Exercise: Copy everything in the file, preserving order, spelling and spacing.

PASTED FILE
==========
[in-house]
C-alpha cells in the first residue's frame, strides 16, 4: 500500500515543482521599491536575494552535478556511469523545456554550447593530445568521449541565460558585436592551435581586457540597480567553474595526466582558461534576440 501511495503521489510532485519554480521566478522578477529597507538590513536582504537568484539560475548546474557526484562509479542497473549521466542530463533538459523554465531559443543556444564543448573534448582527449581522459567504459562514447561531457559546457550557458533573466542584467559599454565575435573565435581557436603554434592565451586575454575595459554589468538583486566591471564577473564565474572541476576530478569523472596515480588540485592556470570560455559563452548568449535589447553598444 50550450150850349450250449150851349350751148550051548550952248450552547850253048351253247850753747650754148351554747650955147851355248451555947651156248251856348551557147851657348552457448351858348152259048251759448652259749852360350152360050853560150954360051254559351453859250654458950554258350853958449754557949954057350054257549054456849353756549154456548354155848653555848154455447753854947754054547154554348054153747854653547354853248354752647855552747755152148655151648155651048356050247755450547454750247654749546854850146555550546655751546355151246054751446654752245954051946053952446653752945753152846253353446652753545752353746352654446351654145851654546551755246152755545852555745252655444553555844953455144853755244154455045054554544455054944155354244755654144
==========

[in-house]
C-alpha cells in the first residue's frame, strides 16, 4: 500500500515543482521599491536575494552535478556511469523545456554550447593530445568521449541565460558585436592551435581586457540597480567553474595526466582558461534576440 501511495503521489510532485519554480521566478522578477529597507538590513536582504537568484539560475548546474557526484562509479542497473549521466542530463533538459523554465531559443543556444564543448573534448582527449581522459567504459562514447561531457559546457550557458533573466542584467559599454565575435573565435581557436603554434592565451586575454575595459554589468538583486566591471564577473564565474572541476576530478569523472596515480588540485592556470570560455559563452548568449535589447553598444 50550450150850349450250449150851349350751148550051548550952248450552547850253048351253247850753747650754148351554747650955147851355248451555947651156248251856348551557147851657348552457448351858348152259048251759448652259749852360350152360050853560150954360051254559351453859250654458950554258350853958449754557949954057350054257549054456849353756549154456548354155848653555848154455447753854947754054547154554348054153747854653547354853248354752647855552747755152148655151648155651048356050247755450547454750247654749546854850146555550546655751546355151246054751446654752245954051946053952446653752945753152846253353446652753545752353746352654446351654145851654546551755246152755545852555745252655444553555844953455144853755244154455045054554544455054944155354244755654144